The motivation for using public key authentication over simple passwords is security.
Public key authentication provides cryptographic strength that even extremely long passwords can not offer. With SSH, public key authentication improves security considerably as it frees the users from remembering complicated passwords (or worse yet, writing them down).
In addition to security public key authentication also offers usability benefits - it allows users to implement single sign-on across the SSH servers they connect to.
Public key authentication also allows automated, passwordless login that is a key enabler for the countless secure automation processes that execute within enterprise networks globally.
Public key cryptography revolves around a couple of key concepts. The sections below explain these briefly.
As with any encryption scheme, public key authentication is based on an algorithm. There are several well-researched, secure, and trustworthy algorithms out there - the most common being the likes of RSA and DSA. Unlike the commonly known (symmetric or secret-key) encryption algorithms the public key encryption algorithms work with two separate keys.
These two keys form a pair that is specific to each user.
In the SSH public key authentication use case, it is rather typical that the users create (i.e. provision) the key pair for themselves.
SSH implementations include easily usable utilities for this (for more information see ssh-keygen and ssh-copy-id).
Each SSH key pair includes two keys:
A public key that is copied to the SSH server(s). Anyone with a copy of the public key can encrypt data which can then only be read by the person who holds the corresponding private key. Once an SSH server receives a public key from a user and considers the key trustworthy, the server marks the key as authorized in its authorized_keys file. Such keys are called authorized keys.
A private key that remains (only) with the user. The possession of this key is proof of the user's identity. Only a user in possession of a private key that corresponds to the public key at the server will be able to authenticate successfully. The private keys need to be stored and handled carefully, and no copies of the private key should be distributed. The private keys used for user authentication are called identity keys.
The following simple steps are required to set up public key authentication (for SSH):
Key pair is created (typically by the user). This is typically done with ssh-keygen.
Private key stays with the user (and only there), while the public key is sent to the server. Typically with the ssh-copy-id utility.
Server stores the public key (and "marks" it as authorized).
Server will now allow access to anyone who can prove they have the corresponding private key.
Sample Output Generating public/private rsa key pair. Enter file in which to save the key (/home/username/.ssh/id_rsa):
Next, you will be prompted to enter a passphrase for the key. This is an optional passphrase that can be used to encrypt the private key file on disk.
You now have a public and private key that you can use to authenticate. The next step is to place the public key on your server so that you can use SSH key authentication to log in.
Copy the public key to the remote server: Use the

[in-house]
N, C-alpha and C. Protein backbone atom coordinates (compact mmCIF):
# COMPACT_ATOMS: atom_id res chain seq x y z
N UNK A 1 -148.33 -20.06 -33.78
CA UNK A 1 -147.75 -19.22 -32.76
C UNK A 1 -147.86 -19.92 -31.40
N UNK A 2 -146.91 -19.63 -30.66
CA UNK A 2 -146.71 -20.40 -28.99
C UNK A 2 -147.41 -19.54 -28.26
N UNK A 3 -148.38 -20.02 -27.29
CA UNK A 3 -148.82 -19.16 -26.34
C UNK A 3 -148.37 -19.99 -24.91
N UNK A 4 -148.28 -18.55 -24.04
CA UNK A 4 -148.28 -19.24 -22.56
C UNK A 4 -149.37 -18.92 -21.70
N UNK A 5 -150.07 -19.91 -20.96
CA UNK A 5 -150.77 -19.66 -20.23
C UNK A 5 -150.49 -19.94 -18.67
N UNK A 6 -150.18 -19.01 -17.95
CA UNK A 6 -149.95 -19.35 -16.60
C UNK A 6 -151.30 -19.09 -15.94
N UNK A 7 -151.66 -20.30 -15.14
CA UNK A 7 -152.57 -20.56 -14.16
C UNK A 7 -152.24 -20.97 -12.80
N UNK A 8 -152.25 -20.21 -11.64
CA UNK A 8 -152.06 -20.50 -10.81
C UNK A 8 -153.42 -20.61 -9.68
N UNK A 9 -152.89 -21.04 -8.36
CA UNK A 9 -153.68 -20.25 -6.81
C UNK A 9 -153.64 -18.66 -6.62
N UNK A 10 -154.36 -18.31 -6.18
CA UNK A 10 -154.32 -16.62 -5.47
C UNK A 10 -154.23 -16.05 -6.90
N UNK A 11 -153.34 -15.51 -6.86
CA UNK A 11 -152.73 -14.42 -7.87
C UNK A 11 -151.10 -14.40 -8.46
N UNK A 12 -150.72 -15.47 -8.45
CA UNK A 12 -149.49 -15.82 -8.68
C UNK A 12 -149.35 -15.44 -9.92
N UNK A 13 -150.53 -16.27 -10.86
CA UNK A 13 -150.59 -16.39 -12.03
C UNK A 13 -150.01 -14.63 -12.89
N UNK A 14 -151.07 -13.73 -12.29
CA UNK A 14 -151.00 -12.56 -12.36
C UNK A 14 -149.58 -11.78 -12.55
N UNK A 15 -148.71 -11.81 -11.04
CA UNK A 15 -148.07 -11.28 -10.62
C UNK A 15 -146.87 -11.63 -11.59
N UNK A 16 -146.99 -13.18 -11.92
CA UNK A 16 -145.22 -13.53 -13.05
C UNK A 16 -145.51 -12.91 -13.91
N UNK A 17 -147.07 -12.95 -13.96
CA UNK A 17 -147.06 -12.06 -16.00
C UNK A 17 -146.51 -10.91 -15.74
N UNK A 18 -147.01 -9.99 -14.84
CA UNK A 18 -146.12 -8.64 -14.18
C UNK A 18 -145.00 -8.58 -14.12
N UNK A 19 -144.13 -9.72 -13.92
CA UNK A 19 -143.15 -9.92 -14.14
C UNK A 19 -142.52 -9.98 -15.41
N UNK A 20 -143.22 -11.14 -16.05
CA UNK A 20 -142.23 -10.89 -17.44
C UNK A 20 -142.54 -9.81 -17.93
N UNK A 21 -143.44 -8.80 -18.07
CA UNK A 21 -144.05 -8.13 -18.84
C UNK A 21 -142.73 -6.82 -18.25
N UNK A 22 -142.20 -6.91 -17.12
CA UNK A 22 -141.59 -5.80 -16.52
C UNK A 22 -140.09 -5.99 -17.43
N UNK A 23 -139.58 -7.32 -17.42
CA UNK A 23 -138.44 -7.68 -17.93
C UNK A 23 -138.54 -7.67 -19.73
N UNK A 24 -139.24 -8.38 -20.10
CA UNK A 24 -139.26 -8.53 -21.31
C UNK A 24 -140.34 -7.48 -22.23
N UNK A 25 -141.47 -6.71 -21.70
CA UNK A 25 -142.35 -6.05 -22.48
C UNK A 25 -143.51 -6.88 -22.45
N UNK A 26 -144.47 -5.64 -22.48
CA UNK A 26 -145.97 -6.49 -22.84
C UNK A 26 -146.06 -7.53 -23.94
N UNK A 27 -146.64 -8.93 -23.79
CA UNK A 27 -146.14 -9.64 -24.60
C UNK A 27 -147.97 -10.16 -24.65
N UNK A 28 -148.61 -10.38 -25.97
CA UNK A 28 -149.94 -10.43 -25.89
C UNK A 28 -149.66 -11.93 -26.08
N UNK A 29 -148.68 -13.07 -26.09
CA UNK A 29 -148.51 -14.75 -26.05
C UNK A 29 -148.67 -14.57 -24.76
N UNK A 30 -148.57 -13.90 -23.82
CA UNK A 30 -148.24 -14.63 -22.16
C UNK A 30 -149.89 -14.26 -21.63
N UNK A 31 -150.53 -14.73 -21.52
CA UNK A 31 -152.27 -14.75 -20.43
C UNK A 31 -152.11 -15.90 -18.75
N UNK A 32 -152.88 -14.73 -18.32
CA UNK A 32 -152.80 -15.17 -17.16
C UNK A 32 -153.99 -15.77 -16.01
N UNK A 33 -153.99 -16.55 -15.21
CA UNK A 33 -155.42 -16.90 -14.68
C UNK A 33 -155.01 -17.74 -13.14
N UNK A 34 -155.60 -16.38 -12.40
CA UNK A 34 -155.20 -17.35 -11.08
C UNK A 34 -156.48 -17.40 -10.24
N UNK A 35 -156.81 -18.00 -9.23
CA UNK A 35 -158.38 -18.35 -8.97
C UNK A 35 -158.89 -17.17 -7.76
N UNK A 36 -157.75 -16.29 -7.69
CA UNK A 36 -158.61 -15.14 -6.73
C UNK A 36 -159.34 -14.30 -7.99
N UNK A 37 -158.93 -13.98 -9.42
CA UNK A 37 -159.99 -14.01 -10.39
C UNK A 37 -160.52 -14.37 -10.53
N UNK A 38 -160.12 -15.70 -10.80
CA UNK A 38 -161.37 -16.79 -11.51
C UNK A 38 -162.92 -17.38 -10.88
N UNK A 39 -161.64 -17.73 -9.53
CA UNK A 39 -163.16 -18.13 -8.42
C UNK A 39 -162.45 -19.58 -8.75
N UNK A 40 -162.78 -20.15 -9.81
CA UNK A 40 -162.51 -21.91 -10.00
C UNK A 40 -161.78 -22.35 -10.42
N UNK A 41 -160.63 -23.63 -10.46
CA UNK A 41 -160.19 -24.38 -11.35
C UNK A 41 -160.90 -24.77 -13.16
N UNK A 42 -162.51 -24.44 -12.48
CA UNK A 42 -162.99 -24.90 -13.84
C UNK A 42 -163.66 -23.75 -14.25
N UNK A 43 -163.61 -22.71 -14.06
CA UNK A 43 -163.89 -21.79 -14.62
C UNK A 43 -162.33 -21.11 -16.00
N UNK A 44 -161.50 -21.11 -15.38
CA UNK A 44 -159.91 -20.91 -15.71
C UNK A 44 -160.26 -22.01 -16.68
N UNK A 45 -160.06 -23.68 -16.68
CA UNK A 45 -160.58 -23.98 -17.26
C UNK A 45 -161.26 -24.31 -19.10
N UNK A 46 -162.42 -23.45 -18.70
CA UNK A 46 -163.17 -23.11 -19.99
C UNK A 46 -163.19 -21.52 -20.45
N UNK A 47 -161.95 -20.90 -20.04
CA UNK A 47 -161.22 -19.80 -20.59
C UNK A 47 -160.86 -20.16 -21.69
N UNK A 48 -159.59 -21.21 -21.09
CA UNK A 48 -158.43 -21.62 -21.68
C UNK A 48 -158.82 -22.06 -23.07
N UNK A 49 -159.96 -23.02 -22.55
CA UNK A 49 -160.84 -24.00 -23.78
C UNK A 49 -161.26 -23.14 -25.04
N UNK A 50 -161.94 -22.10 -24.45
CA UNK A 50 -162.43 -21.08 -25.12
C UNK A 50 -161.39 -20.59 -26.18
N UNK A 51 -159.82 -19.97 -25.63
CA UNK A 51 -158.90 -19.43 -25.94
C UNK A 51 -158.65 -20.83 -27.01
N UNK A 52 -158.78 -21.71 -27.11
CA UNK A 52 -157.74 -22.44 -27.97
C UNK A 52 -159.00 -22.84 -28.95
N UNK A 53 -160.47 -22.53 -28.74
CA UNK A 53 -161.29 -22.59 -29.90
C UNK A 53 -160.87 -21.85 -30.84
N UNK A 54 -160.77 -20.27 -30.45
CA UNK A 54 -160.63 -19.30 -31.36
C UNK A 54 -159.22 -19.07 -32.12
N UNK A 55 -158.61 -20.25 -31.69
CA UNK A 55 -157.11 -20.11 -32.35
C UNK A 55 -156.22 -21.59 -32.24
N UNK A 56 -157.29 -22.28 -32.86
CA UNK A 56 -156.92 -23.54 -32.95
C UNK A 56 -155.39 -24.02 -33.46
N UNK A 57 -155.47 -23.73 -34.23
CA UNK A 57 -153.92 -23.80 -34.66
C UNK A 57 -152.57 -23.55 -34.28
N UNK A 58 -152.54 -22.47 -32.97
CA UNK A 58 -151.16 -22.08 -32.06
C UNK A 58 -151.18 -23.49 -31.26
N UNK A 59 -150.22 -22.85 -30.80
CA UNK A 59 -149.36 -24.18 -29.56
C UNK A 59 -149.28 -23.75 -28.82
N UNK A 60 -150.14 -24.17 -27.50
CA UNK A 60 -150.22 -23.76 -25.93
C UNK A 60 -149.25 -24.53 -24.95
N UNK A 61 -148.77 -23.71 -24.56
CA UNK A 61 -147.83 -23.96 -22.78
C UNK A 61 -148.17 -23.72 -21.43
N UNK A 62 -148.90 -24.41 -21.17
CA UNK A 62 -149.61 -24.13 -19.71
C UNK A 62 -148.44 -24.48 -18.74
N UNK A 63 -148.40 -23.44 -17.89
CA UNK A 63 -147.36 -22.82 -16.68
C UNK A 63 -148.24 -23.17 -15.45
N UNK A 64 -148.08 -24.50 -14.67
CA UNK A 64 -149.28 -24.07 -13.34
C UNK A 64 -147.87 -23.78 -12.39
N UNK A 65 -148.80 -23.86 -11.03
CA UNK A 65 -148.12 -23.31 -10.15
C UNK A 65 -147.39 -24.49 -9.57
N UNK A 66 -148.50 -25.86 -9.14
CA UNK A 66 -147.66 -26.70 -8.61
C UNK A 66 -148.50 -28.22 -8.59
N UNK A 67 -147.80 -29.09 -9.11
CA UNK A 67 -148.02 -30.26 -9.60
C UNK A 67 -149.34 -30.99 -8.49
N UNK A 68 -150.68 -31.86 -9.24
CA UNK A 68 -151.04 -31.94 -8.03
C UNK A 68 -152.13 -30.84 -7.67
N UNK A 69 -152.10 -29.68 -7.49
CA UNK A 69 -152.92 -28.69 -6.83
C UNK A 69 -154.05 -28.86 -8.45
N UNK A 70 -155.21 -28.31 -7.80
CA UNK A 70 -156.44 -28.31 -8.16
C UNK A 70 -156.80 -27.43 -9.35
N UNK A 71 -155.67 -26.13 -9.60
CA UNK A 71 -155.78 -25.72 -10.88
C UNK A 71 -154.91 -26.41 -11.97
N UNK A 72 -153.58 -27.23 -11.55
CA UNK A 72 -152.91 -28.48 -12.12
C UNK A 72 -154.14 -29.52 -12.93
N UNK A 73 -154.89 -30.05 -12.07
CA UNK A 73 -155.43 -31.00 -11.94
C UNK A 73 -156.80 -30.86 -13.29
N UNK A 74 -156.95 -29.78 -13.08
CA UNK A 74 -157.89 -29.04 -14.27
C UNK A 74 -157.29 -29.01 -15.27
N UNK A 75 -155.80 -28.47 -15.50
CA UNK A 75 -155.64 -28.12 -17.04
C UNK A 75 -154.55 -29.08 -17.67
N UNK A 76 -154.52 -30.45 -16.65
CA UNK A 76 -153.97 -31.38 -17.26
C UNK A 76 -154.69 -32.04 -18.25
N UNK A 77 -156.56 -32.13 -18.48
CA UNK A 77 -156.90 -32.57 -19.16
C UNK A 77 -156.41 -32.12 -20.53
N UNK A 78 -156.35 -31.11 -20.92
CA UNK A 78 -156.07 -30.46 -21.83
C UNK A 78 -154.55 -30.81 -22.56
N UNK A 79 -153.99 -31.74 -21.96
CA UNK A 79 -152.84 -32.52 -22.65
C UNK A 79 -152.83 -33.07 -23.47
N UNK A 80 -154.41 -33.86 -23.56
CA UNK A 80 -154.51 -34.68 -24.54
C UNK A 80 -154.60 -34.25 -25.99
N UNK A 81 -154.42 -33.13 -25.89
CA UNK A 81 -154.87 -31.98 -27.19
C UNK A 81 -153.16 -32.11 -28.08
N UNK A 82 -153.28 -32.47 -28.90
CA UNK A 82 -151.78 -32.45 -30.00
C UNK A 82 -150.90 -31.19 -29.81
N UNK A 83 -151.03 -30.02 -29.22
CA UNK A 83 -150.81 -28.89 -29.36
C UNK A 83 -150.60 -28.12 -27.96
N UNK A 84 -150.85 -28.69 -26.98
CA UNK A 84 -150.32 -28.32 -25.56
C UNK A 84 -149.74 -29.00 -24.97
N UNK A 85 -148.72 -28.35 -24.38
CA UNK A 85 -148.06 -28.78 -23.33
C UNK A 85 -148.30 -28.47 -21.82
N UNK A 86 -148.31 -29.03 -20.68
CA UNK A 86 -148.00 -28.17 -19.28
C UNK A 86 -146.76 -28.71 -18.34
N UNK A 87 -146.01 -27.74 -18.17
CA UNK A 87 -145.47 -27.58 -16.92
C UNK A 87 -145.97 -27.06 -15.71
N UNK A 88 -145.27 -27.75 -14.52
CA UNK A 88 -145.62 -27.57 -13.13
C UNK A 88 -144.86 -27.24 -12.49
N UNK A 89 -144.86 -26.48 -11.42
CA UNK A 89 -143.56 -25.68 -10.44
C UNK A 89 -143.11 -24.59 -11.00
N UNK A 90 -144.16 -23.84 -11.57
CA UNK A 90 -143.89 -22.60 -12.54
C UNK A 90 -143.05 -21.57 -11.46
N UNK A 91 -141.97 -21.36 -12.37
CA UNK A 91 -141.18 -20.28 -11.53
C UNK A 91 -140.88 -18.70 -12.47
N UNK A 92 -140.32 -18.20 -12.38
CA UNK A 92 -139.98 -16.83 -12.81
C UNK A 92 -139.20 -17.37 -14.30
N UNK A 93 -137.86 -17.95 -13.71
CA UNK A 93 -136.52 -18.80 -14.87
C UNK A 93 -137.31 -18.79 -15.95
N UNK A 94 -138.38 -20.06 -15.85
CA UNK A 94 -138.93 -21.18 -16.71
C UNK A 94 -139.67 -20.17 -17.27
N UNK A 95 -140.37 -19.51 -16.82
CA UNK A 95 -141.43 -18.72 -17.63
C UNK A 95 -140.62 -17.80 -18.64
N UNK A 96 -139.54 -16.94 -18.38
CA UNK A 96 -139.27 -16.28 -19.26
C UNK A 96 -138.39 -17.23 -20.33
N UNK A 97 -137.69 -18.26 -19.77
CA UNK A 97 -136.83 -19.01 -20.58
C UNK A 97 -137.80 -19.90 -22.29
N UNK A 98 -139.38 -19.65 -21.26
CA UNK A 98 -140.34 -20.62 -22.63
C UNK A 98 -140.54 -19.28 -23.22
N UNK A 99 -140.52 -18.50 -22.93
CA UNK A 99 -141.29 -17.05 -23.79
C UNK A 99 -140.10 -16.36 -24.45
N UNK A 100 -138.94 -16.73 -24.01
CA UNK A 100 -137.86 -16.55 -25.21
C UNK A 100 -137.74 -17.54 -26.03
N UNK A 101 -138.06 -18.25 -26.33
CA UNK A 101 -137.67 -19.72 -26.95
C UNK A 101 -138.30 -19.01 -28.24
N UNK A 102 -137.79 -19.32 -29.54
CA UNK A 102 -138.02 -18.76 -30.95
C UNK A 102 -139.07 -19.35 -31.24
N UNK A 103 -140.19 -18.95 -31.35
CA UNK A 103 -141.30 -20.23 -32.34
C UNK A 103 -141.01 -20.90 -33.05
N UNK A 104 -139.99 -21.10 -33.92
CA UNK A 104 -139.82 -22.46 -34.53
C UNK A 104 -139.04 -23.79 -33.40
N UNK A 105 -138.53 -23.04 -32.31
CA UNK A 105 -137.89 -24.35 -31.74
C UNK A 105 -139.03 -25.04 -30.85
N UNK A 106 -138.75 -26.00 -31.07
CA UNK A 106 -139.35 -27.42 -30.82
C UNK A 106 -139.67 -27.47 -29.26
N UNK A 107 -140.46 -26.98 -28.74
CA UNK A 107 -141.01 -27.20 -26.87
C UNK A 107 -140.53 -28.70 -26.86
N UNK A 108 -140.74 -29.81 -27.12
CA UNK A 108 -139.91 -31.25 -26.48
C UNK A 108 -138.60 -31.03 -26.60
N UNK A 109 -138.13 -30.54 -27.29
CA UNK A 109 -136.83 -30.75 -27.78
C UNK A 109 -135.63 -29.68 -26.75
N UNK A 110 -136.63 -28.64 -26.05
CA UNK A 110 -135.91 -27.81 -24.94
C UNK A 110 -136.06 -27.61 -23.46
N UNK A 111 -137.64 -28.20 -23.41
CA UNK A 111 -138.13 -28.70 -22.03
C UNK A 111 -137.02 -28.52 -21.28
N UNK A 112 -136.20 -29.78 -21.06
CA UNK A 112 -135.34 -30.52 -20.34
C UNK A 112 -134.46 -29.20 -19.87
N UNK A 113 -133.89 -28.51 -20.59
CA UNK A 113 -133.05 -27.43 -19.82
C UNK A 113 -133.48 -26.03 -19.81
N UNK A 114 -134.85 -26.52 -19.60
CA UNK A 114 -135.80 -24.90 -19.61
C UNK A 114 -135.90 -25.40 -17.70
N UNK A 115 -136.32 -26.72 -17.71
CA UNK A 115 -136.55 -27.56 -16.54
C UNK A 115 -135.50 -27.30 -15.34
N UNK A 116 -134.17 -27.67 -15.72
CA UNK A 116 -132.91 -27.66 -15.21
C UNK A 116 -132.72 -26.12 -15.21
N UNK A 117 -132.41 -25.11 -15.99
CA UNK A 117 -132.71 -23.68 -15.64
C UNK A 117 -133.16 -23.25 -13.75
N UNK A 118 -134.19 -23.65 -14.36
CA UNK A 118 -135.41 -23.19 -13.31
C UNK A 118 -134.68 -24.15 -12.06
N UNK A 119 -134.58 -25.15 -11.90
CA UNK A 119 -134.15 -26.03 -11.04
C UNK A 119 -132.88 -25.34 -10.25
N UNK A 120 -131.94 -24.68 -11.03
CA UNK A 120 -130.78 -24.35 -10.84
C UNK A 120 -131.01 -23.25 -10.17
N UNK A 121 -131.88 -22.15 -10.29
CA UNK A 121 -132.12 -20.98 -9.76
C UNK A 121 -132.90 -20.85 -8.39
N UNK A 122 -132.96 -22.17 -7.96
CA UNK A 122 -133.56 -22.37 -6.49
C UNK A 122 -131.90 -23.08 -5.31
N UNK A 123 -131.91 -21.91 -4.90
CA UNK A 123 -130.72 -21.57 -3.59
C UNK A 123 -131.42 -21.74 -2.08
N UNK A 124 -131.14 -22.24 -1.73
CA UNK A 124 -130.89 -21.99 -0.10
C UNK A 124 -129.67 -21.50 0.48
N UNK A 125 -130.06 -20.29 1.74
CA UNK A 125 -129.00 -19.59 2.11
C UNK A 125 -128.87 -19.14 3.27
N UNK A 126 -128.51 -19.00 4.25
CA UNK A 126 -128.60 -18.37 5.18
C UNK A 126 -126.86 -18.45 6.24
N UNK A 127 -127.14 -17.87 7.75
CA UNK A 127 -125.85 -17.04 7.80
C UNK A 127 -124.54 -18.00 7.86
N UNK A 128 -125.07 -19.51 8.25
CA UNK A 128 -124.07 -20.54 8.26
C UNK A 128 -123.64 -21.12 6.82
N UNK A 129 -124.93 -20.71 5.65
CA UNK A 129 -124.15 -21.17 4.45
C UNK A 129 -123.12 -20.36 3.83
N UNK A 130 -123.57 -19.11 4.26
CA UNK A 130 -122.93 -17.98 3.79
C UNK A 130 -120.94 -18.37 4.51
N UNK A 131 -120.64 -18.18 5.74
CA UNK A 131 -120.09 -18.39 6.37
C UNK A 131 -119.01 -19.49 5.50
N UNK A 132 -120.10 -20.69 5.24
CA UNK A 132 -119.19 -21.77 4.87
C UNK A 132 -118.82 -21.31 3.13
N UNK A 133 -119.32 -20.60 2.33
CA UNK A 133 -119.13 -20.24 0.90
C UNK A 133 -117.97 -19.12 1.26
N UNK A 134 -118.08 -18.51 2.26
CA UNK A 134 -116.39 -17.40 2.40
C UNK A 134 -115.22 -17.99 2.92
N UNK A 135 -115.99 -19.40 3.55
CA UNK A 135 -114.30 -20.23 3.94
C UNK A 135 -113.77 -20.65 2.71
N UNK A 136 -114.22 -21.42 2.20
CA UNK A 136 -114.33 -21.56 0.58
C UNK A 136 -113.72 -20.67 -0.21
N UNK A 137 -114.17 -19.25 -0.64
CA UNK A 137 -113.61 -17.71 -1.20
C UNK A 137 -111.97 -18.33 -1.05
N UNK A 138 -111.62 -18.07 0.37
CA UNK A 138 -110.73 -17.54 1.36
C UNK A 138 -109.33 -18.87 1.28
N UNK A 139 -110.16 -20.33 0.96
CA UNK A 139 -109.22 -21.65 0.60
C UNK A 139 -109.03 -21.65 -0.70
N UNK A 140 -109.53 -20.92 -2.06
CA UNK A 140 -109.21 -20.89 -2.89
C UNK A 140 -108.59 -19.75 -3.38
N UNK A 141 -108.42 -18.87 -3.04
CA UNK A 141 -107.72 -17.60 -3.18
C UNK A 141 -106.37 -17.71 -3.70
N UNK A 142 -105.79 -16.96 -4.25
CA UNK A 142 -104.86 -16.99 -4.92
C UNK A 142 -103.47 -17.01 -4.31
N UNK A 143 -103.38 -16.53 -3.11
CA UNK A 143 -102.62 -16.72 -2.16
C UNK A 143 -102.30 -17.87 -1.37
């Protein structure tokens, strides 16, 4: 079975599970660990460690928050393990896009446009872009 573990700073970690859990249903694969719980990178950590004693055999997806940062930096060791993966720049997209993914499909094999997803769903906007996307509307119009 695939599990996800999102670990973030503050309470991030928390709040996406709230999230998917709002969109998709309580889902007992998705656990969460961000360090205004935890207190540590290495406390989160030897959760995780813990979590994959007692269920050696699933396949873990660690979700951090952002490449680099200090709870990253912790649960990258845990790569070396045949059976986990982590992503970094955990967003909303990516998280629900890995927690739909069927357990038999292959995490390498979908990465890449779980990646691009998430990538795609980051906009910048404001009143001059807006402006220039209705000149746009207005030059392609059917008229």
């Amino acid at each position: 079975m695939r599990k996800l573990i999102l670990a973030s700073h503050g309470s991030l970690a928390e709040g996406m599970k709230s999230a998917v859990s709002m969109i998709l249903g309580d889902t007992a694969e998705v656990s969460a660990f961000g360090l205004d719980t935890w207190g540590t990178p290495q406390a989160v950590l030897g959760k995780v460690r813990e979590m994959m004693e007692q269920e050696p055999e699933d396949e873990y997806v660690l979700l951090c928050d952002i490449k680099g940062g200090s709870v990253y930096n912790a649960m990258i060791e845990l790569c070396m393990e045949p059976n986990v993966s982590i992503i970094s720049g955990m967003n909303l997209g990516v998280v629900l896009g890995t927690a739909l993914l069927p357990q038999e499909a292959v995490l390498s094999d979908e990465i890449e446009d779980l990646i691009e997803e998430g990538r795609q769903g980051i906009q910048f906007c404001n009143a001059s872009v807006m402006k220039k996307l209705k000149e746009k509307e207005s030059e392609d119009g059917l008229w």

ssh-copy-id command to copy the public key to the remote server. This command will append the public key to the
authorized_keys file in your home directory on the remote server.
If this is your first time connecting to this host (if you used the last method above), you may see something like this:
Output The authenticity of host (188.8.131.52)' can't be established. ECDSA key fingerprint is fd:fd:d4:f2:57:fe:73:84:e1:55:00:ad:d6:6d:22:fe. Are you sure you want to continue connecting (yes/no)? yes
This means that your local computer does not recognize the remote host. Type
yes and then press
ENTER to continue.
If you did not supply a passphrase for your private key, you will be logged in immediately. If you supplied a passphrase for the private key when you created the key, you will be required to enter it now. Afterwards, a new shell session will be created for you with the account on the remote system.
If successful, continue on to find out how to lock down the server.
If you were able to login to your account using SSH without a password, you have successfully configured SSH key-based authentication to your account. However, your password-based authentication mechanism is still active, meaning that your server is still exposed to brute-force attacks.
Before completing the steps in this section, make sure that you either have SSH key-based authentication configured for the root account on this server, or preferably, that you have SSH key-based authentication configured for an account on this server with
sudo access. This step will lock down password-based logins, so ensuring that you will still be able to get administrative access is essential.
Once the above conditions are true, log into your remote server with SSH keys, either as root or with an account with
sudo privileges. Open the SSH daemon’s configuration file:
sudo nano /etc/ssh/sshd_config
PasswordAuthentication no ChallengeResponseAuthentication no UsePAM no
sudo systemctl restart ssh
After completing this step, you’ve successfully transitioned your SSH daemon to only respond to SSH keys.
Export our Private and public keys from your server that you have used to generate them, save them in your WSL.
Install package: keychain
sudo apt-get install keychain
append to your ~/.bashrc
/usr/bin/keychain --nogui $HOME/.ssh/id_rsa source $HOME/.keychain/$HOSTNAME-sh ** Or wherever your ssh key resides. **
Apply the correct file permissions to your keys.
chmod 600 $HOME/.ssh/id_rsa
All done, re-open your WSL and Keychain should load your SSH key and request a passphrase should you have one setup.